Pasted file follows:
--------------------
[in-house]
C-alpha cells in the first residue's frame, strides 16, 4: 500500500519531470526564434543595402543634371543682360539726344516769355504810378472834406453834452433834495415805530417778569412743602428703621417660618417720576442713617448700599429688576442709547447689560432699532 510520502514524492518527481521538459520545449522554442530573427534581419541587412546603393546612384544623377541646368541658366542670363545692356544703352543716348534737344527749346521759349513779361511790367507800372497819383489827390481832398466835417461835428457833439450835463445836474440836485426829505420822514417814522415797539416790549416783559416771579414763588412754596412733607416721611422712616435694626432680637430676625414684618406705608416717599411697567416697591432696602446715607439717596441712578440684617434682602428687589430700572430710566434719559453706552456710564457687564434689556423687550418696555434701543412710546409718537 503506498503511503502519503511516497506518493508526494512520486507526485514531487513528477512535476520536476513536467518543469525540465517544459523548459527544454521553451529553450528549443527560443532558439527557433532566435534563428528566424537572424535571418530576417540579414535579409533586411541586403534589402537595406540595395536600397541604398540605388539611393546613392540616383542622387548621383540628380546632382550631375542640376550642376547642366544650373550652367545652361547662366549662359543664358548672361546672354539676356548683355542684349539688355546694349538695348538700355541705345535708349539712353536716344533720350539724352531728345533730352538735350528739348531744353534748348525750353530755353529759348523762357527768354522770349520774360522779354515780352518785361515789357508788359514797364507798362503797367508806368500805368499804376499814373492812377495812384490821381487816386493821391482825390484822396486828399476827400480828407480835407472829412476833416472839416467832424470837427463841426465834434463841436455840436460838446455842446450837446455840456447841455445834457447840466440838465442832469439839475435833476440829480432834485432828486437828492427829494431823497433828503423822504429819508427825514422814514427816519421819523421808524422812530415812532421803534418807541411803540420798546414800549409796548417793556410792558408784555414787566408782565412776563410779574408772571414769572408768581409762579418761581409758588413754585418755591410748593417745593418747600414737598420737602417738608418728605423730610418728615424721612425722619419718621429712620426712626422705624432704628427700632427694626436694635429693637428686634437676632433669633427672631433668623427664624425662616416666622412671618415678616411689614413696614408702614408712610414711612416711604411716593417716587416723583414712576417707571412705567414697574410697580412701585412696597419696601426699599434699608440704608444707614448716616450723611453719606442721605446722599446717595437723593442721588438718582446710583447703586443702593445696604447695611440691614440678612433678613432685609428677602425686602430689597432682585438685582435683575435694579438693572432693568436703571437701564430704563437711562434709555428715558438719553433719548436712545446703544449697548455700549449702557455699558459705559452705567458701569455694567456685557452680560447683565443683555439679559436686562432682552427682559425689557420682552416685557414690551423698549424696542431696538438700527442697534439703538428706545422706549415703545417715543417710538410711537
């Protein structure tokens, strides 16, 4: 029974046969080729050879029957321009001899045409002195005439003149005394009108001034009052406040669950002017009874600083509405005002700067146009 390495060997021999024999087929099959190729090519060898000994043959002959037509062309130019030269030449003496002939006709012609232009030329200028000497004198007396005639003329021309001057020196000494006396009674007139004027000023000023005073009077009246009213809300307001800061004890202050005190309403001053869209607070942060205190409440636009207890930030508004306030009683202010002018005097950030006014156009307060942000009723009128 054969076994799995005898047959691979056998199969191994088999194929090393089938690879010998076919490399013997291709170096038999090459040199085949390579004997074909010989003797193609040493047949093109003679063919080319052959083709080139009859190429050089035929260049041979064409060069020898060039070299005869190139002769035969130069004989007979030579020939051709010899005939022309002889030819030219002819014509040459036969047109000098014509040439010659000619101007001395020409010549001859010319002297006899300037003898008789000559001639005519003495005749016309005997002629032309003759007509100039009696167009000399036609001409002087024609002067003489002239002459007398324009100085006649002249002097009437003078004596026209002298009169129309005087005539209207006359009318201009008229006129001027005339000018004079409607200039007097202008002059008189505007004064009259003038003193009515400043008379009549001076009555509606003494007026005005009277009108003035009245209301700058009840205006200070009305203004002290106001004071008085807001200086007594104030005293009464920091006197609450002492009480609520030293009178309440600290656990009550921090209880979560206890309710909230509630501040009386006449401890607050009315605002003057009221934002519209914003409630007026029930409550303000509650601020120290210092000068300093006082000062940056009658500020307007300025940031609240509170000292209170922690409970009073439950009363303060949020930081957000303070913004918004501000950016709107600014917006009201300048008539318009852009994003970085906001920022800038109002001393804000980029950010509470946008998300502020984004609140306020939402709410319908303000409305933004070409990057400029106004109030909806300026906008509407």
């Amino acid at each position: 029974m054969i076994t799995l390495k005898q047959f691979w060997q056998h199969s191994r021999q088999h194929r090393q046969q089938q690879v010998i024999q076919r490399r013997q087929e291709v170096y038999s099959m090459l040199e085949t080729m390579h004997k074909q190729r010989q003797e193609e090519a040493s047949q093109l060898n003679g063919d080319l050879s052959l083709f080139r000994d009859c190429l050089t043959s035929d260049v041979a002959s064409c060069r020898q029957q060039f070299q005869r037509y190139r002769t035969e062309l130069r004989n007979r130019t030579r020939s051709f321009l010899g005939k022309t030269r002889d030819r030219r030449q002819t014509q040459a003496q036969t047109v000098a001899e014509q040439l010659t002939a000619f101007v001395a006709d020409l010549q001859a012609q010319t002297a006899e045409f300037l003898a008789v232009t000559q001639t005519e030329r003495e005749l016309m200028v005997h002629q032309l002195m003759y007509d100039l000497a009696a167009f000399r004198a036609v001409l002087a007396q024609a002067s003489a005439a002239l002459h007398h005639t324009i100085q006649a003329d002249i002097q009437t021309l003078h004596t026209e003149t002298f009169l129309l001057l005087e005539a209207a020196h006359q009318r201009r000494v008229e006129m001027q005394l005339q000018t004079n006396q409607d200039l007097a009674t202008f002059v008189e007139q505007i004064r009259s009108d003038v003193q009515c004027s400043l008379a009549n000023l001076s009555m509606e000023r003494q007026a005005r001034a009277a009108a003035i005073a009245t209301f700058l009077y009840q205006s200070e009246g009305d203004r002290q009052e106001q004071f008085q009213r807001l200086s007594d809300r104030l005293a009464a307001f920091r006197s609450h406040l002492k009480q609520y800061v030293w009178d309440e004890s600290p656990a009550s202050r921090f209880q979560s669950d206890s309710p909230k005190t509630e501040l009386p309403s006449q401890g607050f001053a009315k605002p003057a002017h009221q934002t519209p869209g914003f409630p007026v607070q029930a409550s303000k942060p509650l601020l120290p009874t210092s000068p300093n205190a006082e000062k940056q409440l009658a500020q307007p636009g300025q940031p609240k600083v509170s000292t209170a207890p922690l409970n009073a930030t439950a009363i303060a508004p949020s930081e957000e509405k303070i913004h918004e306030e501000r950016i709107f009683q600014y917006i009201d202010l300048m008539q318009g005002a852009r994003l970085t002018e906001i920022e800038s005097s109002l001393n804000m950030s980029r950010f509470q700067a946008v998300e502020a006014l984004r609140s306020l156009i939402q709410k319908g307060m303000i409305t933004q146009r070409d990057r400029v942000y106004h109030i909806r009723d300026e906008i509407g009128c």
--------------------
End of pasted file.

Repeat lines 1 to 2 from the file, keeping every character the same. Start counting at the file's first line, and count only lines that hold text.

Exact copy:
[in-house]
C-alpha cells in the first residue's frame, strides 16, 4: 500500500519531470526564434543595402543634371543682360539726344516769355504810378472834406453834452433834495415805530417778569412743602428703621417660618417720576442713617448700599429688576442709547447689560432699532 510520502514524492518527481521538459520545449522554442530573427534581419541587412546603393546612384544623377541646368541658366542670363545692356544703352543716348534737344527749346521759349513779361511790367507800372497819383489827390481832398466835417461835428457833439450835463445836474440836485426829505420822514417814522415797539416790549416783559416771579414763588412754596412733607416721611422712616435694626432680637430676625414684618406705608416717599411697567416697591432696602446715607439717596441712578440684617434682602428687589430700572430710566434719559453706552456710564457687564434689556423687550418696555434701543412710546409718537 503506498503511503502519503511516497506518493508526494512520486507526485514531487513528477512535476520536476513536467518543469525540465517544459523548459527544454521553451529553450528549443527560443532558439527557433532566435534563428528566424537572424535571418530576417540579414535579409533586411541586403534589402537595406540595395536600397541604398540605388539611393546613392540616383542622387548621383540628380546632382550631375542640376550642376547642366544650373550652367545652361547662366549662359543664358548672361546672354539676356548683355542684349539688355546694349538695348538700355541705345535708349539712353536716344533720350539724352531728345533730352538735350528739348531744353534748348525750353530755353529759348523762357527768354522770349520774360522779354515780352518785361515789357508788359514797364507798362503797367508806368500805368499804376499814373492812377495812384490821381487816386493821391482825390484822396486828399476827400480828407480835407472829412476833416472839416467832424470837427463841426465834434463841436455840436460838446455842446450837446455840456447841455445834457447840466440838465442832469439839475435833476440829480432834485432828486437828492427829494431823497433828503423822504429819508427825514422814514427816519421819523421808524422812530415812532421803534418807541411803540420798546414800549409796548417793556410792558408784555414787566408782565412776563410779574408772571414769572408768581409762579418761581409758588413754585418755591410748593417745593418747600414737598420737602417738608418728605423730610418728615424721612425722619419718621429712620426712626422705624432704628427700632427694626436694635429693637428686634437676632433669633427672631433668623427664624425662616416666622412671618415678616411689614413696614408702614408712610414711612416711604411716593417716587416723583414712576417707571412705567414697574410697580412701585412696597419696601426699599434699608440704608444707614448716616450723611453719606442721605446722599446717595437723593442721588438718582446710583447703586443702593445696604447695611440691614440678612433678613432685609428677602425686602430689597432682585438685582435683575435694579438693572432693568436703571437701564430704563437711562434709555428715558438719553433719548436712545446703544449697548455700549449702557455699558459705559452705567458701569455694567456685557452680560447683565443683555439679559436686562432682552427682559425689557420682552416685557414690551423698549424696542431696538438700527442697534439703538428706545422706549415703545417715543417710538410711537